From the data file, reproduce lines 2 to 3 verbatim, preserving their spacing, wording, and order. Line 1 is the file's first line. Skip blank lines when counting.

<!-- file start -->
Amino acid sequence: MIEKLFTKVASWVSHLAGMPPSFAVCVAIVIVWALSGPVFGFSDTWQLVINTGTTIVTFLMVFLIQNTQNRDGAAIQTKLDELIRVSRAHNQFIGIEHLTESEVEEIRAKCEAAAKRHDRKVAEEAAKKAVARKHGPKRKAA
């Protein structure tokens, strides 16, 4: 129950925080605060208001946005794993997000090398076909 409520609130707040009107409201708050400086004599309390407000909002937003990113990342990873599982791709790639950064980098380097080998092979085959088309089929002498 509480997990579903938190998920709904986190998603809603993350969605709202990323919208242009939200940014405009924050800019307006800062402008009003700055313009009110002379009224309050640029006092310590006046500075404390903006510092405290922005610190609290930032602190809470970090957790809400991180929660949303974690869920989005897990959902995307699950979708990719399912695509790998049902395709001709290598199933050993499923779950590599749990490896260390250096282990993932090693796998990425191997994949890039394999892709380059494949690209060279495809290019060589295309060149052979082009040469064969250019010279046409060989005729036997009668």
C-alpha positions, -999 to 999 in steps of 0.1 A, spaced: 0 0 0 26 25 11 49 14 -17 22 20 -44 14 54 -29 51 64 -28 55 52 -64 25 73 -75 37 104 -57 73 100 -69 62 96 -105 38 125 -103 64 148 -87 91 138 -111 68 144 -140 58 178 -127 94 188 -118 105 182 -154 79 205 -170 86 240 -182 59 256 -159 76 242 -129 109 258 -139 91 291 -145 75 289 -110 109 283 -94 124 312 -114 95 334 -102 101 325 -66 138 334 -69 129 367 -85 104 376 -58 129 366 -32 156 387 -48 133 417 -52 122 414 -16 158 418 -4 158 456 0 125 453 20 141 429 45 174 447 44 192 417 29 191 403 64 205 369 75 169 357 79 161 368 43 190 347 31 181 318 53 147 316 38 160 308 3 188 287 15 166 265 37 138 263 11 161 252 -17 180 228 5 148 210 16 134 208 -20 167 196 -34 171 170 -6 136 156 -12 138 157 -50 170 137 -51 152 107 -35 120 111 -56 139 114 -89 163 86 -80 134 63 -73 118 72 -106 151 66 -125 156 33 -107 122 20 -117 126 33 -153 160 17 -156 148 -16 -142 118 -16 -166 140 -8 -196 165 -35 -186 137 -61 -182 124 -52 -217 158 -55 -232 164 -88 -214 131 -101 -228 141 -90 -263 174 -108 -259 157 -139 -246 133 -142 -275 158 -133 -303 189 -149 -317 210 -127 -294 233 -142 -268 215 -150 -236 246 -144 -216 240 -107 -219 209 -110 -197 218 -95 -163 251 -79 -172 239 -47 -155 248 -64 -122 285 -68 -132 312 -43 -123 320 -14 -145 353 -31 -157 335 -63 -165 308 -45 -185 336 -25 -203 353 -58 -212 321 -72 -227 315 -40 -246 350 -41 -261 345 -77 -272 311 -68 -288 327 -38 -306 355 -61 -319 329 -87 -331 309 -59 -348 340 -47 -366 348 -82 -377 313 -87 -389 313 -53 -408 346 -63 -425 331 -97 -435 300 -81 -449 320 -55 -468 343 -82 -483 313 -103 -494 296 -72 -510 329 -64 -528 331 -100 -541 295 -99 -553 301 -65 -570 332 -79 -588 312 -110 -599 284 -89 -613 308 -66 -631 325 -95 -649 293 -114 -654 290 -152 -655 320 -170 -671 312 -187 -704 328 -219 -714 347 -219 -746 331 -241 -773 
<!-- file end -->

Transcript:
């Protein structure tokens, strides 16, 4: 129950925080605060208001946005794993997000090398076909 409520609130707040009107409201708050400086004599309390407000909002937003990113990342990873599982791709790639950064980098380097080998092979085959088309089929002498 509480997990579903938190998920709904986190998603809603993350969605709202990323919208242009939200940014405009924050800019307006800062402008009003700055313009009110002379009224309050640029006092310590006046500075404390903006510092405290922005610190609290930032602190809470970090957790809400991180929660949303974690869920989005897990959902995307699950979708990719399912695509790998049902395709001709290598199933050993499923779950590599749990490896260390250096282990993932090693796998990425191997994949890039394999892709380059494949690209060279495809290019060589295309060149052979082009040469064969250019010279046409060989005729036997009668």
C-alpha positions, -999 to 999 in steps of 0.1 A, spaced: 0 0 0 26 25 11 49 14 -17 22 20 -44 14 54 -29 51 64 -28 55 52 -64 25 73 -75 37 104 -57 73 100 -69 62 96 -105 38 125 -103 64 148 -87 91 138 -111 68 144 -140 58 178 -127 94 188 -118 105 182 -154 79 205 -170 86 240 -182 59 256 -159 76 242 -129 109 258 -139 91 291 -145 75 289 -110 109 283 -94 124 312 -114 95 334 -102 101 325 -66 138 334 -69 129 367 -85 104 376 -58 129 366 -32 156 387 -48 133 417 -52 122 414 -16 158 418 -4 158 456 0 125 453 20 141 429 45 174 447 44 192 417 29 191 403 64 205 369 75 169 357 79 161 368 43 190 347 31 181 318 53 147 316 38 160 308 3 188 287 15 166 265 37 138 263 11 161 252 -17 180 228 5 148 210 16 134 208 -20 167 196 -34 171 170 -6 136 156 -12 138 157 -50 170 137 -51 152 107 -35 120 111 -56 139 114 -89 163 86 -80 134 63 -73 118 72 -106 151 66 -125 156 33 -107 122 20 -117 126 33 -153 160 17 -156 148 -16 -142 118 -16 -166 140 -8 -196 165 -35 -186 137 -61 -182 124 -52 -217 158 -55 -232 164 -88 -214 131 -101 -228 141 -90 -263 174 -108 -259 157 -139 -246 133 -142 -275 158 -133 -303 189 -149 -317 210 -127 -294 233 -142 -268 215 -150 -236 246 -144 -216 240 -107 -219 209 -110 -197 218 -95 -163 251 -79 -172 239 -47 -155 248 -64 -122 285 -68 -132 312 -43 -123 320 -14 -145 353 -31 -157 335 -63 -165 308 -45 -185 336 -25 -203 353 -58 -212 321 -72 -227 315 -40 -246 350 -41 -261 345 -77 -272 311 -68 -288 327 -38 -306 355 -61 -319 329 -87 -331 309 -59 -348 340 -47 -366 348 -82 -377 313 -87 -389 313 -53 -408 346 -63 -425 331 -97 -435 300 -81 -449 320 -55 -468 343 -82 -483 313 -103 -494 296 -72 -510 329 -64 -528 331 -100 -541 295 -99 -553 301 -65 -570 332 -79 -588 312 -110 -599 284 -89 -613 308 -66 -631 325 -95 -649 293 -114 -654 290 -152 -655 320 -170 -671 312 -187 -704 328 -219 -714 347 -219 -746 331 -241 -773 